RUNOFF FROM COAL PILES: EFFECTS ON THE ENVIRONMENT AND THE PUBLIC'S HEALTH
The use of coal for fuel in place of oil and natural gas has been increasing in the United States. Typically, users store their reserves of coal outdoors in large piles and rainfall on the coal creates runoffs which may contain materials hazardous to the environment and the public's health. To study this hazard, rainfall on model coal piles was simulated, using deionized water and four coals of varying sulfur content. The simulated surface runoffs were collected during 9 rainfall simulations spaced 15 days apart. The runoffs were analyzed for 13 standard water quality parameters, extracted with organic solvents and then analyzed with capillary column GC/MS, and the extracts were tested for mutagenicity with the Ames Salmonella microsomal assay and for clastogenicity with Chinese hamster ovary cells. The runoffs from the high-sulfur coals and the lignite exhibited extremes of pH (acidity), specific conductance, chemical oxygen demand, and total suspended solids; the low-sulfur coal runoffs did not exhibit these extremes. Without treatment, effluents from these high-sulfur coals and lignite would not comply with federal water quality guidelines. Most extracts of the simulated surface runoffs contained at least 10 organic compounds including polycyclic aromatic hydrocarbons, their methyl and ethyl homologs, olefins, paraffins, and some terpenes. The concentrations of these compounds were generally less than 50 (mu)g/l in most extracts. Some of the extracts were weakly mutagenic and affected both a DNA-repair proficient and deficient Salmonella strain. The addition of S9 decreased the effect significantly. Extracts of runoffs from the low-sulfur coal were not mutagenic. All extracts were clastogenic. Extracts of runoffs from the high-sulfur coals were both clastogenic and cytotoxic; those from the low-sulfur coal and the lignite were less clastogenic and not cytotoxic. Clastogenicity occurred with and without S9 activation. Chromosomal lesions included gaps, breaks and exchanges. These data suggest a relationship between the sulfur content of a coal, its mutagenicity and also its clastogenicity. The runoffs from actual coal piles should be investigated for possible genotoxic effects in view of the data presented in this study.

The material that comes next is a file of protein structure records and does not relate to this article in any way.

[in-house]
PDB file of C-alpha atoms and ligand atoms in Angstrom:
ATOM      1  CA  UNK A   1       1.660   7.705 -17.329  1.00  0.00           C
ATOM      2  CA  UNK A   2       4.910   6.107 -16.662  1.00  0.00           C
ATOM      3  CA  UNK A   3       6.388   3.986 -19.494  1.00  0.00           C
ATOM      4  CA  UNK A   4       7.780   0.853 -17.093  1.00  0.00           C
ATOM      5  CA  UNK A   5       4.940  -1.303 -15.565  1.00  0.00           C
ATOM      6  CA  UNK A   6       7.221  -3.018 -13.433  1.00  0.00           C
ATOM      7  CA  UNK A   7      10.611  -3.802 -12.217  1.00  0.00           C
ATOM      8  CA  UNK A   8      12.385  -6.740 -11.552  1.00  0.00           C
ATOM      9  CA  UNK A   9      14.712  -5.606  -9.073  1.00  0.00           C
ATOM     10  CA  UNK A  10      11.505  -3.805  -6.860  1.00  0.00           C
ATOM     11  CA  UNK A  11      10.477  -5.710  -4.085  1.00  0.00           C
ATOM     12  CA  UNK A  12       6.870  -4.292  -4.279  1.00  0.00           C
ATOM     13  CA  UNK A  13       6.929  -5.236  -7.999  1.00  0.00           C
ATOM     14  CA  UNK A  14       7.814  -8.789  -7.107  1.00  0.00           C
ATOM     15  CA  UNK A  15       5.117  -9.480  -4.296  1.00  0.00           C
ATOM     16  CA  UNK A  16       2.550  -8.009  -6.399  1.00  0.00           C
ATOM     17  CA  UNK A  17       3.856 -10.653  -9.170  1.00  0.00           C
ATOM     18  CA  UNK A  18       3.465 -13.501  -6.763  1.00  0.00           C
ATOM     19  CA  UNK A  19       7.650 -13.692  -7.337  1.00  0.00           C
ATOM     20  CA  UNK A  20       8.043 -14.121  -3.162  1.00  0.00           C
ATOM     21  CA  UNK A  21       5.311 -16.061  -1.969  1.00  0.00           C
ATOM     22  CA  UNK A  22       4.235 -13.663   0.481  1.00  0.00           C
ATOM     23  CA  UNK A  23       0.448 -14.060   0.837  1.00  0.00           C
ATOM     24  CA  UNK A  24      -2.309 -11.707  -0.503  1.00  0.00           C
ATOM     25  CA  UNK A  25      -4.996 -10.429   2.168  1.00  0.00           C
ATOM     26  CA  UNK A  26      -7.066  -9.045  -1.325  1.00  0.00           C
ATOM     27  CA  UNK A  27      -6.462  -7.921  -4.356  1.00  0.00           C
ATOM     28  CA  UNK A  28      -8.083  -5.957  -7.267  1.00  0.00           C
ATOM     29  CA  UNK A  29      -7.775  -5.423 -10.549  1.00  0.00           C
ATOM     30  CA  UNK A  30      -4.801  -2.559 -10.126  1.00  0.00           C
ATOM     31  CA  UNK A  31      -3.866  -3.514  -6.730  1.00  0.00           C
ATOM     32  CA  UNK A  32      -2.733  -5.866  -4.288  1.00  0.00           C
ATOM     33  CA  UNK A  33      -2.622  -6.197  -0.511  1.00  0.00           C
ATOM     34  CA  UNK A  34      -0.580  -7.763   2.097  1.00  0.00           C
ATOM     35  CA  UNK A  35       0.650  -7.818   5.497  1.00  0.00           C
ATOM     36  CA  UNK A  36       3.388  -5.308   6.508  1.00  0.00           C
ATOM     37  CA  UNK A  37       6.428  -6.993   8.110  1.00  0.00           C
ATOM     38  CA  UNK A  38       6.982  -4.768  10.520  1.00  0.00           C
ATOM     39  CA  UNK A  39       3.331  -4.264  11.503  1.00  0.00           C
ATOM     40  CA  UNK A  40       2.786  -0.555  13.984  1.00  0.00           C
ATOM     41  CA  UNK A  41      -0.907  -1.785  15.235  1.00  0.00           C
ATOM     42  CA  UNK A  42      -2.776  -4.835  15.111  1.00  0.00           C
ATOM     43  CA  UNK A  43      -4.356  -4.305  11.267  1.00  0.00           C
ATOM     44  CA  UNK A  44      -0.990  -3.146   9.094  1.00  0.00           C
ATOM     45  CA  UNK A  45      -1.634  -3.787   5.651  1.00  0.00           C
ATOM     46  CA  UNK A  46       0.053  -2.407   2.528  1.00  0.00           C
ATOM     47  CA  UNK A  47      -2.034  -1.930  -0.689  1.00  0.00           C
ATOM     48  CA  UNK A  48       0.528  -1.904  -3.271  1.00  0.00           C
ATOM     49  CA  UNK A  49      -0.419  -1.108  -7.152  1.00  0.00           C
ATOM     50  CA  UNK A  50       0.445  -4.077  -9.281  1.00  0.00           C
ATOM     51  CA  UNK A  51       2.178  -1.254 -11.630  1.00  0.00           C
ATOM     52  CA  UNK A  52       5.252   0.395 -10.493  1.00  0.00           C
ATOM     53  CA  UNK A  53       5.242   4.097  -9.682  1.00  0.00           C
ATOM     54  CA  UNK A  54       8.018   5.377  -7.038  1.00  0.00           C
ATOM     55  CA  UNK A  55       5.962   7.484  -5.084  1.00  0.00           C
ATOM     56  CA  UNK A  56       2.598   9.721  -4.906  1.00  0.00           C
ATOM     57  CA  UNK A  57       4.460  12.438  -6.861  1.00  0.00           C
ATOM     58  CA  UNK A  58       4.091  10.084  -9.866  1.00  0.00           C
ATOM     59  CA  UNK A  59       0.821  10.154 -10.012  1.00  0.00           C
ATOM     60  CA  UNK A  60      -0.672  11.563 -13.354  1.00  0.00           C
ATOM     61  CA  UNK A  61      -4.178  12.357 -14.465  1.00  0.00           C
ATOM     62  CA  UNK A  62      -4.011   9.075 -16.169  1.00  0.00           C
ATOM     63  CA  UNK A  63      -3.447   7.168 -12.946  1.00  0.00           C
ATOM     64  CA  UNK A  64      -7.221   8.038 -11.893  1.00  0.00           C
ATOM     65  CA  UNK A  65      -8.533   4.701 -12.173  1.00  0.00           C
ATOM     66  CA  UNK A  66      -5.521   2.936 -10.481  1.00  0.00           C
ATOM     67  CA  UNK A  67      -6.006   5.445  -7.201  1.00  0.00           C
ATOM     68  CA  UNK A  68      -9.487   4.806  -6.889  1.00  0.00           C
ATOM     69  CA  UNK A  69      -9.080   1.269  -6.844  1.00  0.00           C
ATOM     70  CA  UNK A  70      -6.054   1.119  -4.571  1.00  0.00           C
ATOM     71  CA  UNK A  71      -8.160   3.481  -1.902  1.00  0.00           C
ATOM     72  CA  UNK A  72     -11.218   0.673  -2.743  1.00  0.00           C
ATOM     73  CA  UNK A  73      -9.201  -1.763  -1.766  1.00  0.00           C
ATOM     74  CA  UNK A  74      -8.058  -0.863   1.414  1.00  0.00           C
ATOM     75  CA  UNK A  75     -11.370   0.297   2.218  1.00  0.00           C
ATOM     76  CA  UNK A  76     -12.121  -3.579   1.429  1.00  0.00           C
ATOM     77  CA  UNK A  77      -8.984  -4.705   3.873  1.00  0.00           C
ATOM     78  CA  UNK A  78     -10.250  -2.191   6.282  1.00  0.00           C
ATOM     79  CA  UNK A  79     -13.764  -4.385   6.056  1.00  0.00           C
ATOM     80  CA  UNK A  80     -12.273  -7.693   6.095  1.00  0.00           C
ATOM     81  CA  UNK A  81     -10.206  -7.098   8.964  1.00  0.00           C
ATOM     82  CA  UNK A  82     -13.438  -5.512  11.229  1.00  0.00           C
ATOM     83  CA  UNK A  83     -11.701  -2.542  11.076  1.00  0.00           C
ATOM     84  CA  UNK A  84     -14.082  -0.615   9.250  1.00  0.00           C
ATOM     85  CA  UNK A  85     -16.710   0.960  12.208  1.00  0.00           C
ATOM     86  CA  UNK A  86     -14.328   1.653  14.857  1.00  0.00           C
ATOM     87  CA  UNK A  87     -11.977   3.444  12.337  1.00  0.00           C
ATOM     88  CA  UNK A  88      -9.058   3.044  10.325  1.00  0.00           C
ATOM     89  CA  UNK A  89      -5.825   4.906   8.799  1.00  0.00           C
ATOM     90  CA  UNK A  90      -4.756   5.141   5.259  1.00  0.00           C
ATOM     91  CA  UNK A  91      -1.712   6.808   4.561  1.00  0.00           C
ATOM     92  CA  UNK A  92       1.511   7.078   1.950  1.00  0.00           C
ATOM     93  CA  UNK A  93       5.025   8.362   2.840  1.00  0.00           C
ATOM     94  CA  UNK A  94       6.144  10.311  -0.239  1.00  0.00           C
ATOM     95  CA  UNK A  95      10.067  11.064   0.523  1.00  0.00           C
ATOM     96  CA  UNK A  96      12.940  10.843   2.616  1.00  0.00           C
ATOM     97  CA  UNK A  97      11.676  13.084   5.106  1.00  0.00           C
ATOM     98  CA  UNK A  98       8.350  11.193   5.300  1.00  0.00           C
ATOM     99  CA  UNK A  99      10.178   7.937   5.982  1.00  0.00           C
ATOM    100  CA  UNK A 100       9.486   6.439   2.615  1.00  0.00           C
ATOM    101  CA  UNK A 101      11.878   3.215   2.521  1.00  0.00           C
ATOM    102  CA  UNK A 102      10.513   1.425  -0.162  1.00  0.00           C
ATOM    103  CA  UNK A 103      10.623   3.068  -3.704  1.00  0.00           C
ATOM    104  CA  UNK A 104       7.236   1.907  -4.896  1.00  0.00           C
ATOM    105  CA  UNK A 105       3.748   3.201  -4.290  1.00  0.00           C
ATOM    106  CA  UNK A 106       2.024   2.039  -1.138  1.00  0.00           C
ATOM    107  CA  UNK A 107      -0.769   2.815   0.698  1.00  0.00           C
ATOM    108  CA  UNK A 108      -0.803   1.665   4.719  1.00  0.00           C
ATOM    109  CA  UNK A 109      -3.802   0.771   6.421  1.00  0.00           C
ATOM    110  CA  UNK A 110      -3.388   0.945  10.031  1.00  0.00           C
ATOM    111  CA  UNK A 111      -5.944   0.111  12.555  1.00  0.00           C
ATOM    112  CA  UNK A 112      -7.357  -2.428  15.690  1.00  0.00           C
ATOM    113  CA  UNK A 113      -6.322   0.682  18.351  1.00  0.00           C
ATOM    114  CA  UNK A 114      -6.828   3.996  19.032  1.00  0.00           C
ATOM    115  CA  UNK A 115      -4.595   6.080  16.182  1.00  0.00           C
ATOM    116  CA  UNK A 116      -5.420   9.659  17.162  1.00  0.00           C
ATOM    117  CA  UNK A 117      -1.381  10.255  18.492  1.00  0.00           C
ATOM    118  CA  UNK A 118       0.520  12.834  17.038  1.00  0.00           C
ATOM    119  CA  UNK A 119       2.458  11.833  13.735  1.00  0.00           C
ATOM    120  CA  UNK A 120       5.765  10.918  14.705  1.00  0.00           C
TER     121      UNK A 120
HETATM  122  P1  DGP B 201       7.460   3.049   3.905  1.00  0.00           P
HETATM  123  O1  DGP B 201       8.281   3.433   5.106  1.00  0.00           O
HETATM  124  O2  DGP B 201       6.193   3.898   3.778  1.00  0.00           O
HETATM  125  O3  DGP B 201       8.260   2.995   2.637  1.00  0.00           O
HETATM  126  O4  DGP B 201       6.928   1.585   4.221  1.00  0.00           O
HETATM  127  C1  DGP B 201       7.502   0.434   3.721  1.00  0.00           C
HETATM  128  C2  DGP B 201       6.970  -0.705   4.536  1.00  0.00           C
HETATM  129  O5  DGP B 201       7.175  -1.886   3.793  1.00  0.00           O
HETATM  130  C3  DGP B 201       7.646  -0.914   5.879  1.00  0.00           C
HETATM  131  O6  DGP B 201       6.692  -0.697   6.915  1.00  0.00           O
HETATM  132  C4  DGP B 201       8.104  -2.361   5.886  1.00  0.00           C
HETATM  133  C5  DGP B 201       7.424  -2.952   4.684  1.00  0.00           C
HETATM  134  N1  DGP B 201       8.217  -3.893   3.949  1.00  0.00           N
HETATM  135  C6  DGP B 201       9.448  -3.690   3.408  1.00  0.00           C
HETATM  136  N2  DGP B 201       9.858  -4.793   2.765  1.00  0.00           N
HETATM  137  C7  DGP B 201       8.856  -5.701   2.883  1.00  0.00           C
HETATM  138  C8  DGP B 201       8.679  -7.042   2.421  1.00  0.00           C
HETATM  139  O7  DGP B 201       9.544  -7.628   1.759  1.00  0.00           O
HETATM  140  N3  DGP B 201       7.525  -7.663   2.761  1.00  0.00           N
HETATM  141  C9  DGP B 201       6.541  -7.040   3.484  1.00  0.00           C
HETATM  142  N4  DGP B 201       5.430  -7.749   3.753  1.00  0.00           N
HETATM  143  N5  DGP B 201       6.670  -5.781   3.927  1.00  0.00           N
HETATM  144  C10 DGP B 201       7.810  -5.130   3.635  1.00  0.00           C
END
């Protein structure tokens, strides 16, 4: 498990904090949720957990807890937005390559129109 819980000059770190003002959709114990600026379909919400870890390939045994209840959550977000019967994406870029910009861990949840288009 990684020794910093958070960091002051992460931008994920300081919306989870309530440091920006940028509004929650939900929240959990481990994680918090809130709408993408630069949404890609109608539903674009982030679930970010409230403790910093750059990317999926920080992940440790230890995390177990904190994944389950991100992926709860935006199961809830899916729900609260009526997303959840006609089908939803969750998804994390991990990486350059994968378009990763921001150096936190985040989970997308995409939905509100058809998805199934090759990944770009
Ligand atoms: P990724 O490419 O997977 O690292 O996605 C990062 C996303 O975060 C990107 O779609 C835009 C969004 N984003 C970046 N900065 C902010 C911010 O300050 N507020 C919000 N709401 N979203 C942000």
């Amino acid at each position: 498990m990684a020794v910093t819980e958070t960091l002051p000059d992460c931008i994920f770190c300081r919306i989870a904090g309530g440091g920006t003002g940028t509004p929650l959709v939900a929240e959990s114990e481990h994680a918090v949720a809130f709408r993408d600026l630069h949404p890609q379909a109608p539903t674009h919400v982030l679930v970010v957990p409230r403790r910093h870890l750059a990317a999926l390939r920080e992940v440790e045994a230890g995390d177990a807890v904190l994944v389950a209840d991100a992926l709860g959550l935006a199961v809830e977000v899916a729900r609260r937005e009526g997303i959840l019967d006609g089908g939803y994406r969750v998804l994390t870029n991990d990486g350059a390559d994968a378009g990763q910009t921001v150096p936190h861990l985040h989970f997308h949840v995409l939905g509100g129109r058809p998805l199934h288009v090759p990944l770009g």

STAHL, RALPH GARNER, "RUNOFF FROM COAL PILES: EFFECTS ON THE ENVIRONMENT AND THE PUBLIC'S HEALTH" (1982). Texas Medical Center Dissertations (via ProQuest). AAI8316539.